ASEAN progress among major powers
JI-Jakarta. China is seen as the most influential economic and political power in Southeast Asia, but its expanding influence is not viewed favourably by a majority of respondents in a survey of Southeast Asians.
The latest State of Southeast Asia survey report, published by the ASEAN Studies Centre at the ISEAS-Yusof Ishak Institute, found that China is viewed as the most influential economic power, by nearly 60 per cent of respondents.
But this is significantly lower than the percentage of 76.7 per cent in 2022, and the decline followed strict mobility restrictions in China due to COVID-19. China is also seen as the most influential political-strategic power in the region (41.5 per cent), but the perception of its influence has also fallen from 54.4 per cent last year.
Japan is committed to strengthening its partnership with the Association of Southeast Asian Nations (ASEAN), which is now entering its 50th year, Japanese Foreign Minister Hayashi Yoshimasa has said.
Speaking at the “Commemorative Symposium for the 50th Year of ASEAN-Japan Friendship and Cooperation” in Jakarta , he said that increasing cooperation with ASEAN is very important amid current geopolitical dynamics, especially in the Indo-Pacific region.
According to Yoshimasa, around December this year, Japan will hold a commemorative summit in Tokyo to mark the 50th year of the ASEAN-Japan partnership.
Russian ambassador to Indonesia Lyudmila Vorobieva told Kremlin media RIA Novosti that Vladimir Putin may visit Indonesia in 2023. Vorobieva said in the interview released on Feb.11 that Putin’s visit was related to the ASEAN Summit, which Indonesia will host this year.
“I can’t say 100% here, but we won’t rule out the possibility that Vladimir Vladimirovich Putin will visit Indonesia,” she said, adding that President Jokowi also has the opportunity of traveling to Russia to attend the St. Petersburg Economic Forum.
“We have a set of documents ready to sign in the presence of the two leaders. Included is a vital document, the Declaration of Strategic Partnership between our two countries, so that if such a visit occurs, the declaration will be signed,” Vorobieva added.
The latest survey on Southeast Asian countries published by the Center for ASEAN Studies at the ISEAS-Yusof Ishak Institute found that China is perceived as the most influential economic power by nearly 60 percent of respondents.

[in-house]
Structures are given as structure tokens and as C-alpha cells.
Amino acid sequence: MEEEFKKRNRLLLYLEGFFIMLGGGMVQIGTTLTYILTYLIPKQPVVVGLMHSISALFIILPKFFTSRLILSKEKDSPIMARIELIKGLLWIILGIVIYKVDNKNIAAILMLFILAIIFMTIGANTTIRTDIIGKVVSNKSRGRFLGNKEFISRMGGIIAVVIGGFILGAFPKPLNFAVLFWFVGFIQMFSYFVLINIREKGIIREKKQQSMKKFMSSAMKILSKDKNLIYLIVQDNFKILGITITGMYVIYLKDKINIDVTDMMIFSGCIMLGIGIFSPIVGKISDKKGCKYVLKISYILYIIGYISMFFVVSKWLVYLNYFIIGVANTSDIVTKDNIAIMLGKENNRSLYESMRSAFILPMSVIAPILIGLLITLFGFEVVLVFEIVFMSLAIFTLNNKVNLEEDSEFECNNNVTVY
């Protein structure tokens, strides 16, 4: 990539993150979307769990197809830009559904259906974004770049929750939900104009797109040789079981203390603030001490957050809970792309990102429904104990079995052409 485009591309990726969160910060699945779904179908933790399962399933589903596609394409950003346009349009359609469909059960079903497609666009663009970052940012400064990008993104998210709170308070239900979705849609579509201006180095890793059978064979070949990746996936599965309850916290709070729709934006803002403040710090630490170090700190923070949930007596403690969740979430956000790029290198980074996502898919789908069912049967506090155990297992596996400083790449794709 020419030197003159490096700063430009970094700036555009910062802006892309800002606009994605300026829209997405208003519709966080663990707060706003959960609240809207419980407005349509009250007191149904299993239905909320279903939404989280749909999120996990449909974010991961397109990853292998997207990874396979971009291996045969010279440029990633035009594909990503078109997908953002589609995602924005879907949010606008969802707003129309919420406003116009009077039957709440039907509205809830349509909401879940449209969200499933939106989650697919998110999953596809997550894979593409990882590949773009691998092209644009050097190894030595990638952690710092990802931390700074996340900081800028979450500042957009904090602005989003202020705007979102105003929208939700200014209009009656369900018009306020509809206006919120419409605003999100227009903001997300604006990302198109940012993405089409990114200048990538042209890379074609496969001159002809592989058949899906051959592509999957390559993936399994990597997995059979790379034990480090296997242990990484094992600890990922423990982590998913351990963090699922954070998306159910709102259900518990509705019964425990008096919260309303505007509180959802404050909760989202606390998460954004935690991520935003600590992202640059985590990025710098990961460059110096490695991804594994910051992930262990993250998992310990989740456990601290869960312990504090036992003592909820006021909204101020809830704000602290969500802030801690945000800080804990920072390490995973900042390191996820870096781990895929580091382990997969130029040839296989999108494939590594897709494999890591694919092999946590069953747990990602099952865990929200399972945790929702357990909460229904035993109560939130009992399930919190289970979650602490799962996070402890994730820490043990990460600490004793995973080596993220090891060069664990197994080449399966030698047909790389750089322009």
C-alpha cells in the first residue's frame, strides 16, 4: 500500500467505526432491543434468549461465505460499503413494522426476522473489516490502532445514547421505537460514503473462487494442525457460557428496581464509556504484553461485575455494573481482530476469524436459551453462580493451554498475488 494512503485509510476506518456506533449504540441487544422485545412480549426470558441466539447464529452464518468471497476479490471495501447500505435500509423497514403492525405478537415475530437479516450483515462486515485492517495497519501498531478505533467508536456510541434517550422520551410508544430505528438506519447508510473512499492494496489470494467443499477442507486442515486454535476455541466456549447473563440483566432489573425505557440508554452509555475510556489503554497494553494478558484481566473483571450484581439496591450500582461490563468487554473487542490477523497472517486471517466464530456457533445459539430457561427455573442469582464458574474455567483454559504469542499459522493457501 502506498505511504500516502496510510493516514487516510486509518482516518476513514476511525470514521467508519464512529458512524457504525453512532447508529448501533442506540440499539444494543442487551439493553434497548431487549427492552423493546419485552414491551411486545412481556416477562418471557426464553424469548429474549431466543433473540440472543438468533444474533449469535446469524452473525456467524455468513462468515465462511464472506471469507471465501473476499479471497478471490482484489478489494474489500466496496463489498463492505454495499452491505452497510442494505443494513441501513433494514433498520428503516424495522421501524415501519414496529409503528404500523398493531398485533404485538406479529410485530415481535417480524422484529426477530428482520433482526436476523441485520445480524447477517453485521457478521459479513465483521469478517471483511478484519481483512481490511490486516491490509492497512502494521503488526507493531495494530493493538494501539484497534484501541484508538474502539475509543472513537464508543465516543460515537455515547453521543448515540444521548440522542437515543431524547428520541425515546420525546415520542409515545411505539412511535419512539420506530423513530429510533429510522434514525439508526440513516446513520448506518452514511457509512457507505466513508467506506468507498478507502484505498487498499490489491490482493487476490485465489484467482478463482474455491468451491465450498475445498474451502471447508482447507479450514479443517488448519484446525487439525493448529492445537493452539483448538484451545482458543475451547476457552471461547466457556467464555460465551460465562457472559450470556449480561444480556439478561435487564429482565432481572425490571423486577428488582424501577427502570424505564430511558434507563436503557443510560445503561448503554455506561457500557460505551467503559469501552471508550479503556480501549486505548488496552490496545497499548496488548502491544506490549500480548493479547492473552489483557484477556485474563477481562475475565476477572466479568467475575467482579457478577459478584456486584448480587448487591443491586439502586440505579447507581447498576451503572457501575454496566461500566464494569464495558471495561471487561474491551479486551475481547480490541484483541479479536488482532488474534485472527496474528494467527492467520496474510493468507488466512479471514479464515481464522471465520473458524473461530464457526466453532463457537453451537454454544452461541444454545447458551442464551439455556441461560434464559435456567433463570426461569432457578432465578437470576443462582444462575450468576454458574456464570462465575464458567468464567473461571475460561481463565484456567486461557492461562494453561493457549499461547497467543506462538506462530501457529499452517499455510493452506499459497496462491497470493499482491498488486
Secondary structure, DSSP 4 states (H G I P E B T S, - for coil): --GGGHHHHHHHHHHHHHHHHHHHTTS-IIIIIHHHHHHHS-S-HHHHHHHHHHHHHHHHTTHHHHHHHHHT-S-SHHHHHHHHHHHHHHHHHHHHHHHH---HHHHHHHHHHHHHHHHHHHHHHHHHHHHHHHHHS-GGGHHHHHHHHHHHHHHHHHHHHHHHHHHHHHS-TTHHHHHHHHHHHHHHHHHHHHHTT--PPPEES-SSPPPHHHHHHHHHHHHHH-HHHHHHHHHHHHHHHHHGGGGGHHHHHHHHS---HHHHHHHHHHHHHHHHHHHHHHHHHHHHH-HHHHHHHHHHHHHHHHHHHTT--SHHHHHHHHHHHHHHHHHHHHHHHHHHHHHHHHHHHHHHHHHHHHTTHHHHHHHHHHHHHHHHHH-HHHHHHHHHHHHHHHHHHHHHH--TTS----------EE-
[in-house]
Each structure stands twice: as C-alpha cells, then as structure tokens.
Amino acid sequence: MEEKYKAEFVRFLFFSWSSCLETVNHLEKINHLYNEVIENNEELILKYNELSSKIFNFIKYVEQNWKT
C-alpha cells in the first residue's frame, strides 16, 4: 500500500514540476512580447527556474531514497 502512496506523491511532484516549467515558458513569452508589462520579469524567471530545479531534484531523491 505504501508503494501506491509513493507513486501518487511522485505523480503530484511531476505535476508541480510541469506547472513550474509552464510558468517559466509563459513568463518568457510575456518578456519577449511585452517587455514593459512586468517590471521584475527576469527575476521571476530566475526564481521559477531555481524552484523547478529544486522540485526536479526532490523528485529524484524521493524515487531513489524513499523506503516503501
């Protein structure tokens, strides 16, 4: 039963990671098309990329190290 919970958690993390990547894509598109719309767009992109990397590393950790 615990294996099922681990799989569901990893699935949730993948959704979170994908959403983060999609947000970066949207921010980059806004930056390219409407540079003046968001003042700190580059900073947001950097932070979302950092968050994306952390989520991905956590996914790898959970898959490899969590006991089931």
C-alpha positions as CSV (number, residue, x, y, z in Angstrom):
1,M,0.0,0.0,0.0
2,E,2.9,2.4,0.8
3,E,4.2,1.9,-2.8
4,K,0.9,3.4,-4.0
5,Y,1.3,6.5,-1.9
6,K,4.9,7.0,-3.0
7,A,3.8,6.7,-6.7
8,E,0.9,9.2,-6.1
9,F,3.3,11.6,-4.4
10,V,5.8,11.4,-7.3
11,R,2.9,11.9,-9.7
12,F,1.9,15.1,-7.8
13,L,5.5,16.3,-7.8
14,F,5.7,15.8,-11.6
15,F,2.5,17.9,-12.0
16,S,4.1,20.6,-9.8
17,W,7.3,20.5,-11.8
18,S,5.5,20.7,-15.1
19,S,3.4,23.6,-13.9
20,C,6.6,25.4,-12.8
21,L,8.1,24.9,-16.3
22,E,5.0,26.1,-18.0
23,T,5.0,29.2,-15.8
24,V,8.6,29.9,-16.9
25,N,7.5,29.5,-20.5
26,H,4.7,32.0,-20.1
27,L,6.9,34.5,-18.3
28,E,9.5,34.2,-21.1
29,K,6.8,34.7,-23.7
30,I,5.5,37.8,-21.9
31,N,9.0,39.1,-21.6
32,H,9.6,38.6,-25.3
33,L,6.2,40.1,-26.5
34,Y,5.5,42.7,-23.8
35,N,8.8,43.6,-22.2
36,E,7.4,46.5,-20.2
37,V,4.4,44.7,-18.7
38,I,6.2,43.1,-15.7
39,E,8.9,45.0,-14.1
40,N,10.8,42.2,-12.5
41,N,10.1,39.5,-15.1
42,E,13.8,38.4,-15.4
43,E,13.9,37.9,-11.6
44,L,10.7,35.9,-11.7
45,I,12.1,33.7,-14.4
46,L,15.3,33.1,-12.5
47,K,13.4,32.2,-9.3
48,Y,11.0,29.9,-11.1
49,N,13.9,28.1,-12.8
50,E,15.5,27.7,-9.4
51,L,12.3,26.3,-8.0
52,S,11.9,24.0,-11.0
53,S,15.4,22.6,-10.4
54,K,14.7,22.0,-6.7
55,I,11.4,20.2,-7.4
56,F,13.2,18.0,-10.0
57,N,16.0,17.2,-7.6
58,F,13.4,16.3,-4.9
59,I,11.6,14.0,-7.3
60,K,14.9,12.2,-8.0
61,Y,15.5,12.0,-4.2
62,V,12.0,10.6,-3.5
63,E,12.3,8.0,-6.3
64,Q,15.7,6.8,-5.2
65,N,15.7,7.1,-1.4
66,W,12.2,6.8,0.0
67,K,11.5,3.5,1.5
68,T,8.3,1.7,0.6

However, China’s growing influence was “not received well by the region”, as the majority of those who view China as the most influential country in the region also expressed concerns about China’s expanding influence, said the report published on February 9.
The popularity of China as a choice in Southeast Asian countries fell from 43 percent last year to 38.9 percent in 2022, while the United States is gaining more support with its popularity increasing to 57 percent. However, not all 10 ASEAN countries have similar results, as the majority of respondents from Brunei, Malaysia, and Indonesia still prefer China to the United States.
Other countries in Southeast Asia are in favor of the United States, with the Philippines and Vietnam having the highest percentage of support for the United States compared to China.
Indonesia has recently given countries in the Indo-Pacific a stern reminder that the geopolitical rivalry between the United States and China could “very well escalate into open conflict” if not properly managed, underpinning broader concerns that things could tum from bad to worse.
Tensions between Washington and Beijing have been high after a recent balloon incident quashed plans for the leaders of the two superpowers to finally meet in person after a period of cooling ties under pandemic duress.
Analysts are now questioning the state of Southeast Asia’s security and calling on Indonesia to strengthen relevant ASEAN-led mechanisms, lest the bloc risk an existential threat go unchecked.
Jakarta asserted the need to keep the region free of nuclear weapons and maintain strict adherence to the Nuclear Proliferation Treaty (NPT) during a meeting of defense and foreign ministers in Australia last week.
On Feb. 4 the United States Air Force shot down a Chinese meteorological balloon flying over U.S. airspace. The incident reminds us of the outer space delimitation inquiry and how high air space, thus the air law regime, may apply. The recent shooting down of the Chinese balloon should spark further discussions on delimitation to avoid potential conflict.
In light of searching for legal certainty on delimitation, its absence should lead to establishing a code of conduct to avoid such a thing happening with ASEAN. This region is striving to maintain peace and stability.
As the ASEAN chair, Indonesia can play a further role in space law by accommodating an exclusive economic utilization zone, as suggested by various space law experts who insist that the state has sovereign rights outside of its national air space.
China said it will take measures against U.S. entities related to the downing of a suspected Chinese spy balloon off the U.S. East Coast.
At a daily briefing, Foreign Affairs Ministry spokesperson Wang Wenbin gave no details and did not identify the targets of the measures.
China says the balloon was an unmanned weather airship that was accidentally blown off course and accuses the U.S. of overreacting in bringing it down with a missile fired from an F-22 fighter jet.